Philadelphia's other celebrity patriot also has a significant anniversary in 2006 -- in addition to Ben Franklin. On March 9, the City of Philadelphia and area theaters commemorated the 200th birthday of Edwin Forrest, America 's first famous actor (1806-1872).

In an age that had no radio, TV or recordings, Forrest was the superstar of show business. His memory lives on in the Forrest Theatre, which is named for him, in an 11-foot statue which stands in the lobby of the Walnut Street Theater where Forrest made his debut, and in the national Actors Fund and Actors Home, which he helped establish.

The Theater Alliance of Philadelphia marked the day by holding collections in Alliance theaters to help aging actors. Forrest built a retirement home for actors in Northeast Philadelphia in 1865. It moved to another location in Philadelphia in 1926, facing Fairmount Park, and in 1986 to Englewood , New Jersey.

The theaters sent the donations to the Actors' Home of the Actors' Fund of America. Joseph Benincasa, the Fund's director, said: "We cherish the legacy of Edwin Forrest and his spirit continues to inspire all the work the Actors' Fund does each and every day." Brian Stokes Mitchell, the president, added: "Edwin Forrest championed the idea of a truly American Theater, and we are all emotionally richer because of it."

Actress Zoe Caldwell came to lay a wreath at Forrest's graveside and lead a toast to Forrest's memory. The Walnut is presenting an Edwin Forrest exhibit in its lobby.

Forrest established a fund to reward the writers of plays on American subjects, and he put the winning works on stage with his own acting company. The prize this year went to a drama about Forrest himself: Forrest: A Riot of Dreams, which opened March 14, 2006 at Independence Studio above the Walnut. Its author is Philadelphian Armen Pandola. The title refers to the infamous battle between fans of Forrest and the elegant English actor William Macready, at Astor Place in Manhattan in 1849 in which 22 people died.

Forrest always stressed American individualism and his fans bragged about their hero's "manly, vital, burly Americanism." They carried signs and leaflets saying "Workingmen: Shall Americans or English aristocrats triumph?"
Forrest had a brush with political fame as well. He was friendly with Andrew Jackson, another opponent of the British, who was elected president and tried to get Forrest to run for Congress. Instead, Forrest used his fame and wealth to help American playwrights and aging actors.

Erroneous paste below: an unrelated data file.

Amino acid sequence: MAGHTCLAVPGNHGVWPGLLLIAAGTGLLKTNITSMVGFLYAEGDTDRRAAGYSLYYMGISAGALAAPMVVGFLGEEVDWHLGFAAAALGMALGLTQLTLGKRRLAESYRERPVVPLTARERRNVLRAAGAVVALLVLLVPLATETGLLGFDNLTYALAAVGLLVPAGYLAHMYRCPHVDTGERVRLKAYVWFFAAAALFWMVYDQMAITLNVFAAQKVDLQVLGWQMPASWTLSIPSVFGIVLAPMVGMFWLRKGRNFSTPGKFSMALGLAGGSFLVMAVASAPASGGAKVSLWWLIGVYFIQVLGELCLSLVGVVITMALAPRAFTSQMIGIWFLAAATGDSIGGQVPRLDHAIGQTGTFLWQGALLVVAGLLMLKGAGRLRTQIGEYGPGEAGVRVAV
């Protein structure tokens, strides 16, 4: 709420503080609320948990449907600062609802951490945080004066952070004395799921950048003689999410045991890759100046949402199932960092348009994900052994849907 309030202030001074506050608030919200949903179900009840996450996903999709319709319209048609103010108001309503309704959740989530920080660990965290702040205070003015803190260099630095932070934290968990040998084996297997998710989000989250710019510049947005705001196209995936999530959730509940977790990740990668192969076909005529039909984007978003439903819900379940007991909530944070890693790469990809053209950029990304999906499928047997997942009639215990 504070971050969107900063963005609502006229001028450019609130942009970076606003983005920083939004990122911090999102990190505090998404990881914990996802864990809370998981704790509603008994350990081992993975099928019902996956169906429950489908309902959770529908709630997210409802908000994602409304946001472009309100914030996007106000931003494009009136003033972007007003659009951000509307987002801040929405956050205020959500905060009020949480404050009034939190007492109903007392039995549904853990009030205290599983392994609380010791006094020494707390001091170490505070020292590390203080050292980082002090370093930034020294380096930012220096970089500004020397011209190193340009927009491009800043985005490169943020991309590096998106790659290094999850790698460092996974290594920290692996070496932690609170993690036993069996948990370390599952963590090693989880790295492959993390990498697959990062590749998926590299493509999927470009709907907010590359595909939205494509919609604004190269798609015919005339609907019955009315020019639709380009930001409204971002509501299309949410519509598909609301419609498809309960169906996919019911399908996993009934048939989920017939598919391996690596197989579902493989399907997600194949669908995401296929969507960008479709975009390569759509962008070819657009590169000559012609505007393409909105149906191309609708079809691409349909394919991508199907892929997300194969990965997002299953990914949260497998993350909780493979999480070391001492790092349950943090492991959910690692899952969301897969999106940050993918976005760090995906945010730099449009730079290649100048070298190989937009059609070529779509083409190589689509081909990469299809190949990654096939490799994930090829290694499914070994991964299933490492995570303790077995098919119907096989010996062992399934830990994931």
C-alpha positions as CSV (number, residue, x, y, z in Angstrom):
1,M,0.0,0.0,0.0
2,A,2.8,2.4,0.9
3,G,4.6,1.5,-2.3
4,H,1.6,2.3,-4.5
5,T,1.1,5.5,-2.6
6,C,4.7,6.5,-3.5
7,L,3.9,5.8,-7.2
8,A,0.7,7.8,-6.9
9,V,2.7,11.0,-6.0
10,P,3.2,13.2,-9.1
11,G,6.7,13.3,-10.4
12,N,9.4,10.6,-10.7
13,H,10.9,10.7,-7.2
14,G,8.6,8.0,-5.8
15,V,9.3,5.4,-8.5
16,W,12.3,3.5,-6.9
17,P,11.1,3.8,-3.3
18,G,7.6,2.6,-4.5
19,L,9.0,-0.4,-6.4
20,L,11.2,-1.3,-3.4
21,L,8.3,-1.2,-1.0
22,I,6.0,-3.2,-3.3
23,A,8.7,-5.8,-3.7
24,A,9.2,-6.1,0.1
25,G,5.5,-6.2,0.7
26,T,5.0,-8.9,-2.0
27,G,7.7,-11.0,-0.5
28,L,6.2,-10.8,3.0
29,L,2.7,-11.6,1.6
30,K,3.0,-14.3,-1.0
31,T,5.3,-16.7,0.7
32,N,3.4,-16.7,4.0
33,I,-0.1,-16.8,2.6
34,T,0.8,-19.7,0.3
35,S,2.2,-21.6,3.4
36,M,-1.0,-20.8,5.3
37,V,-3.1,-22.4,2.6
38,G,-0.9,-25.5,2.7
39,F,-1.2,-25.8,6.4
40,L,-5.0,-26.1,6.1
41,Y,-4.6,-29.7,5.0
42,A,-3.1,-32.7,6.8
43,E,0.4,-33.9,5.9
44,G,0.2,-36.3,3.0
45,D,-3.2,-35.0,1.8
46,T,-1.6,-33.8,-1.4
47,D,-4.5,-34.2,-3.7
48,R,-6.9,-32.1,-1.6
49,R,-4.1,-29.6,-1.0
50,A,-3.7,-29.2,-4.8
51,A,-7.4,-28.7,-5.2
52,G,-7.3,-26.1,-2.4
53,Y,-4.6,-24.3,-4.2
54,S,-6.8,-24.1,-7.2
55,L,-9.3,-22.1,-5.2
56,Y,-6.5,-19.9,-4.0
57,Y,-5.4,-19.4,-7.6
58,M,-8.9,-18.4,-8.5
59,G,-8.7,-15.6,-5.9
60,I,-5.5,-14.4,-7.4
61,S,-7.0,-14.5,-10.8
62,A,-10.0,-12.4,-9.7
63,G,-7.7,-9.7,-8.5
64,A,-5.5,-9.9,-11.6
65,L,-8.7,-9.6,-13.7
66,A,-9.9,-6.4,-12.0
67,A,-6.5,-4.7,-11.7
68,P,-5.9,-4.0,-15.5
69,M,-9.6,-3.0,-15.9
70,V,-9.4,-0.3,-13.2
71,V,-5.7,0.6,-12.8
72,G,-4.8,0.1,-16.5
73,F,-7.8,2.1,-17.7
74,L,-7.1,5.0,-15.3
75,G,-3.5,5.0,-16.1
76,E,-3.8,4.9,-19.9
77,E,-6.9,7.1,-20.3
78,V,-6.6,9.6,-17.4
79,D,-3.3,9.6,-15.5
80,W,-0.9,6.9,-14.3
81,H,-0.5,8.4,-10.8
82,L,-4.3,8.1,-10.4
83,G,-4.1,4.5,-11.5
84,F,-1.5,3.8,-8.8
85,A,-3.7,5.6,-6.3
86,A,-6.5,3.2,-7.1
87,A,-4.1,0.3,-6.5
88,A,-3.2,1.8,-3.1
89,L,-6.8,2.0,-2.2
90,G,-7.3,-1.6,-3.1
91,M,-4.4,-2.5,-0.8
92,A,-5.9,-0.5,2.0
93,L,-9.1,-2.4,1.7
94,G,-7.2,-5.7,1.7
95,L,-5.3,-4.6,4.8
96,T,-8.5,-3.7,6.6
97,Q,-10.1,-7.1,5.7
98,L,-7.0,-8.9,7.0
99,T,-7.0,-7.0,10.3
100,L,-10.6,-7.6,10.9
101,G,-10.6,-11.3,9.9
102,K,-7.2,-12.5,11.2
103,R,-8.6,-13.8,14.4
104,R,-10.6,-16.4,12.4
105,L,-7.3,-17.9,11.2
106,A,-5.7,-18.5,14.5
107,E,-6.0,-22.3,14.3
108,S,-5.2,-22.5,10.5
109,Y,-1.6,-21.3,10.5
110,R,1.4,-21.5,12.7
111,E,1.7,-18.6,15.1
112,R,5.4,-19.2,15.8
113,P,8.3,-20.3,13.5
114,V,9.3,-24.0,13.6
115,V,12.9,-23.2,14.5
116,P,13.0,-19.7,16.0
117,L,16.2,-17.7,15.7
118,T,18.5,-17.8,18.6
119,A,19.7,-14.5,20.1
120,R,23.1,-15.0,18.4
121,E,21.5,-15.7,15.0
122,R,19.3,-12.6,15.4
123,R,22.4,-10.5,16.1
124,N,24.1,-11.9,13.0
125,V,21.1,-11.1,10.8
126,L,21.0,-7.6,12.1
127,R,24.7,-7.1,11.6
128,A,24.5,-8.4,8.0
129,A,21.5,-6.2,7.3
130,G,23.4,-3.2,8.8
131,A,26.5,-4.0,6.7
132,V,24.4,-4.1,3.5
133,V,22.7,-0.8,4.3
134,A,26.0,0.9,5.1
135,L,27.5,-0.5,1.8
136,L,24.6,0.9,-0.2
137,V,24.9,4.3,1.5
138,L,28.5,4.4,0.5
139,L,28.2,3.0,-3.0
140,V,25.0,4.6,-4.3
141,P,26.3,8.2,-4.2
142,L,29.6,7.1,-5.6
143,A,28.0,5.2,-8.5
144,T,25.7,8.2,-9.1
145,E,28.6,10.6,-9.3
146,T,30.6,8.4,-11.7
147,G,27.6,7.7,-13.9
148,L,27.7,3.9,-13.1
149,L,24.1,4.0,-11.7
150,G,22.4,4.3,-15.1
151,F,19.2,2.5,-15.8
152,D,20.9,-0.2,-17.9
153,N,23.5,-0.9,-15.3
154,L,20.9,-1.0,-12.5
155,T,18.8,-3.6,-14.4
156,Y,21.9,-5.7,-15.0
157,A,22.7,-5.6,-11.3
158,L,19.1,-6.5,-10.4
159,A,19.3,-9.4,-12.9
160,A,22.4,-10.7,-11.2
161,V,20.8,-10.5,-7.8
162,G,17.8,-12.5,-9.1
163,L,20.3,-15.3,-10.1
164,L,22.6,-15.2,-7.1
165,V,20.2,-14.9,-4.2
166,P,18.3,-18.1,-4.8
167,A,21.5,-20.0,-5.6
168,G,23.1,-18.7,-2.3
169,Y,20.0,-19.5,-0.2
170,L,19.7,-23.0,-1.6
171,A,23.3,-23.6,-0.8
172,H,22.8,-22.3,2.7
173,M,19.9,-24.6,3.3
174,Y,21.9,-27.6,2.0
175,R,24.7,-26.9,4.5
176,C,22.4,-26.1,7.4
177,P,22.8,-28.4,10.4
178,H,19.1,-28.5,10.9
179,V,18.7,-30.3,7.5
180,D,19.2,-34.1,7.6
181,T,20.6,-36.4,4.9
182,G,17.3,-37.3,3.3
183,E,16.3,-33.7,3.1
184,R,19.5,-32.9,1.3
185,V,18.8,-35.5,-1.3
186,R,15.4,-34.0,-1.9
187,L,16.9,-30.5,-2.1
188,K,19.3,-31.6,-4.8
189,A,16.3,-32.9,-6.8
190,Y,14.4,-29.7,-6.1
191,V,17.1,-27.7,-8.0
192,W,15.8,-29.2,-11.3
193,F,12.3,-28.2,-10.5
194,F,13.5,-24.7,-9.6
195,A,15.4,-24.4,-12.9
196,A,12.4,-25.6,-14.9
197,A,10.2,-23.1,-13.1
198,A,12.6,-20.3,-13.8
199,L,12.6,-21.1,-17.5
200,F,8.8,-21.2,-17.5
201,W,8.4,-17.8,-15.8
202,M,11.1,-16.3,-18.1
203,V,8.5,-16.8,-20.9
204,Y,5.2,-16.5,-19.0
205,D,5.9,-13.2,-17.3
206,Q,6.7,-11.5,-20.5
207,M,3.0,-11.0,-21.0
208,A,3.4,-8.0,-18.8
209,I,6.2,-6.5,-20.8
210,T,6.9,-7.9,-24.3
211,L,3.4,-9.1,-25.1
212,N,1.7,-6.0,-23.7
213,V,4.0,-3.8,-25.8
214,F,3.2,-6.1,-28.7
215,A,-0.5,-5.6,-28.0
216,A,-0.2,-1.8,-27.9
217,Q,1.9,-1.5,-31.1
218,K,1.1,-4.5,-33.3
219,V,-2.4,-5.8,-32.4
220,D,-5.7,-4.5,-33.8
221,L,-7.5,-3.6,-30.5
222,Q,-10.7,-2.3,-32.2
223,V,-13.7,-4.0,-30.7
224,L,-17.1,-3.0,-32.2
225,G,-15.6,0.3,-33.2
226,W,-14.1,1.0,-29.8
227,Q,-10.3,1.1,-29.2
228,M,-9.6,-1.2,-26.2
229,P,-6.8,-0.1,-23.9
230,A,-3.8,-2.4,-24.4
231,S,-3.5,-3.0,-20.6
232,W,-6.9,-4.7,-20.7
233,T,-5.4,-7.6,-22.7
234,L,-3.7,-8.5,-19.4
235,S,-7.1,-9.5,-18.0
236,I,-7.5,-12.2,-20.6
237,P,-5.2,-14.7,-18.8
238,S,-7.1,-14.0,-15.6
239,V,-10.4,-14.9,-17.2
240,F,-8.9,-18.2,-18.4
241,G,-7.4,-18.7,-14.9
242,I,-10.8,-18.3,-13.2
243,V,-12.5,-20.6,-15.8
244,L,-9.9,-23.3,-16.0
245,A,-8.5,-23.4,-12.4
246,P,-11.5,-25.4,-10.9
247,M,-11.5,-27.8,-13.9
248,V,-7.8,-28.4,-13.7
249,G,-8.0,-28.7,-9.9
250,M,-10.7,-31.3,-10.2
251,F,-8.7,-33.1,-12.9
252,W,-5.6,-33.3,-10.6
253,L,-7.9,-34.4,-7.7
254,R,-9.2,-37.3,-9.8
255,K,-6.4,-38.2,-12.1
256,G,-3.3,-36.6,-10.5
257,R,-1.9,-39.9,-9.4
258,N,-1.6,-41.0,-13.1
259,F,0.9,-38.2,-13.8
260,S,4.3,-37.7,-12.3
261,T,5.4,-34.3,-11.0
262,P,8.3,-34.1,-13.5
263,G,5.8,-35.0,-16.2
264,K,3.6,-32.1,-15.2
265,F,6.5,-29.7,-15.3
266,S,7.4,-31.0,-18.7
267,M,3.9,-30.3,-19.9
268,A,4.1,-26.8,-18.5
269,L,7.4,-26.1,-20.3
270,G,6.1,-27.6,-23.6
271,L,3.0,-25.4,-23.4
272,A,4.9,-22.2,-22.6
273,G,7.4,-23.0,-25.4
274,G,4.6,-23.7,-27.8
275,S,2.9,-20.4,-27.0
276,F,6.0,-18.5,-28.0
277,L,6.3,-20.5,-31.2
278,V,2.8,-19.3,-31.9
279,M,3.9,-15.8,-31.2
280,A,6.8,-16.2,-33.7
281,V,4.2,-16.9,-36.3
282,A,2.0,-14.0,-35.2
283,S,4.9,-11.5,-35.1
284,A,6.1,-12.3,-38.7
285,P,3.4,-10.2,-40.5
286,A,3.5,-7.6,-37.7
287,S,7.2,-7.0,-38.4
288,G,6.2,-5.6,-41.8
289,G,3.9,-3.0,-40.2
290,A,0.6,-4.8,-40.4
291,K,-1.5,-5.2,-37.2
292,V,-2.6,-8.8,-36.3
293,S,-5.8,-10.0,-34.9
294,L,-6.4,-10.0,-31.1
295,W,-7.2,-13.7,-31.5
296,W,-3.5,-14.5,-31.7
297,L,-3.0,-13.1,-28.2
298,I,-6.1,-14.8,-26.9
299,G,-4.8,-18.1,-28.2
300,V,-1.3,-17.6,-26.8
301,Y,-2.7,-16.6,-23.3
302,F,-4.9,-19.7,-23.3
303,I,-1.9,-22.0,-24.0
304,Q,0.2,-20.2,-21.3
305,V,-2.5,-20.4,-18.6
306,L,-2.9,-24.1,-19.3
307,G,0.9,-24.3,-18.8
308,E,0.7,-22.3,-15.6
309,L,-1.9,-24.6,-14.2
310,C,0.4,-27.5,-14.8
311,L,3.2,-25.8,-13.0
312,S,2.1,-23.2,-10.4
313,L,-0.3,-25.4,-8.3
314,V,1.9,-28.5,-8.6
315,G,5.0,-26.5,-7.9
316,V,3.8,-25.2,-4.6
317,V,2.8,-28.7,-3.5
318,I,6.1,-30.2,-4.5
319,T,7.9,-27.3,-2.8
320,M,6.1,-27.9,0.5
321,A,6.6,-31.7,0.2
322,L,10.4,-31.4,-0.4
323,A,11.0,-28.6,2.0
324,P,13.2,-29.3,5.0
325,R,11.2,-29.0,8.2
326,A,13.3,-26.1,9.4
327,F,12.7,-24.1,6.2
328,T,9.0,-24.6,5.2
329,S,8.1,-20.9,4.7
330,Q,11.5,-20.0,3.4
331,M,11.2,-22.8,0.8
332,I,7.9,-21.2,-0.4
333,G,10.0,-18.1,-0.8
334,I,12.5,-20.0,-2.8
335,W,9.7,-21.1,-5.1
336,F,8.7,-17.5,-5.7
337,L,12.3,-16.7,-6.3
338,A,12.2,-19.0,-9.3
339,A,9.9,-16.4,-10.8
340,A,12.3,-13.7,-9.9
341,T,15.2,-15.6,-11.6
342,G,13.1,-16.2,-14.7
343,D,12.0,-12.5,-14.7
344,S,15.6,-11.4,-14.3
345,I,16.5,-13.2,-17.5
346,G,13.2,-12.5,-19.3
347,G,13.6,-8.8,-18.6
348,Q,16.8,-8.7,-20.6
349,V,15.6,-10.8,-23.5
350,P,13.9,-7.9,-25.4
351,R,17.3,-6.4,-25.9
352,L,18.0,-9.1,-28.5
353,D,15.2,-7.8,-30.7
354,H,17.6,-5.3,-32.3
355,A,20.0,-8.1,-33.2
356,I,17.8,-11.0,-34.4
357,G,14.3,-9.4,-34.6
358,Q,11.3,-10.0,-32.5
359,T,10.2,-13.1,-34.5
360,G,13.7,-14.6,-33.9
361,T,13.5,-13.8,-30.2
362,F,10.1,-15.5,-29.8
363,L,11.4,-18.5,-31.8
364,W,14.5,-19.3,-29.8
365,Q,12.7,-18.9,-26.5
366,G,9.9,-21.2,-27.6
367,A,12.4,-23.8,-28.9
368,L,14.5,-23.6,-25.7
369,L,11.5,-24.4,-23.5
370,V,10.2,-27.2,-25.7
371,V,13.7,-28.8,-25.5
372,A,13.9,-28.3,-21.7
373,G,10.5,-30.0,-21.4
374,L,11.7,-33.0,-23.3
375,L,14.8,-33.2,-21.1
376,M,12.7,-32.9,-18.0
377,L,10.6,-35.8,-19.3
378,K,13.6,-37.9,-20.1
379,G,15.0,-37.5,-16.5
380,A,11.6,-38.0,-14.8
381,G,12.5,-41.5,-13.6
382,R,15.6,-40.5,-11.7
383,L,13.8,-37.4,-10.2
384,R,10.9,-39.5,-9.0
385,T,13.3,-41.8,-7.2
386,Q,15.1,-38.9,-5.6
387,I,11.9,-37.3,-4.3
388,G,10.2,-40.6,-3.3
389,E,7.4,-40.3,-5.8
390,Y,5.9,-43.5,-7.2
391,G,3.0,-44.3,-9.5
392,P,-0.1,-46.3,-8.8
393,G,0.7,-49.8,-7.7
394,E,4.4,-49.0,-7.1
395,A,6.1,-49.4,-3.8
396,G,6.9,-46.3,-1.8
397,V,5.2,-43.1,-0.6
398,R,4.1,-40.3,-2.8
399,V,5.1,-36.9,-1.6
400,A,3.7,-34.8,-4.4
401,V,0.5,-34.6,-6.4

Another American president was a fan of Forrest's, and Abraham Lincoln's enthusiasm for the actor's work led indirectly to his assassination. Plotting to abduct or kill Lincoln in 1865, John Wilkes Booth decided that the best place to strike would be at Ford's Theater when Forrest appeared there in a play. On Wednesday, January 18, 1865, the 58-year-old Forrest came there to play the title role in Jack Cade, about an anti-British Irish rebel. (Forrest personally picked the Cade drama as a winner in one of his new-play competitions.)

Lincoln announced that he and his wife would attend, and a box was decorated for him. Booth came to the theater -- but Lincoln did not. He changed his plans at the last moment. Forrest continued to appear at Ford's Theater for a month. The President never came to see him, as the concluding weeks of the Civil War occupied his attention, but Booth did not abandon his idea. The next time Lincoln went to the theater was on April 14 for a performance of Our American Cousin.

Forrest was appearing in New York as King Lear when Lincoln was shot. Hearing the news the next day, another actor said to Forrest that he couldn't believe it. "I can," said Forrest; "all of the Booths are crazy."

Forrest never had any children. His brownstone mansion at Broad & Master Streets in Philadelphia, in which he had his own little theater, is now the home of Freedom Theater. He died in December of 1872 at age 66.


Key Subjects: 
Edwin Forrest, Philadelphia, George Macready, Walnut Street Theater, Forrest Theater, Astor Place, Booth, Abraham Lincoln
Steve Cohen
Writer Bio: 
Steve Cohen has written numerous pieces for This Month ON STAGE magazine and
Steve Cohen's 2002 story about Edwin Forrest, Wild Life, Long Legacy, is also published in this Periodica section.
May 2006
Philadelphia's Favorite Son, Edwin Forrest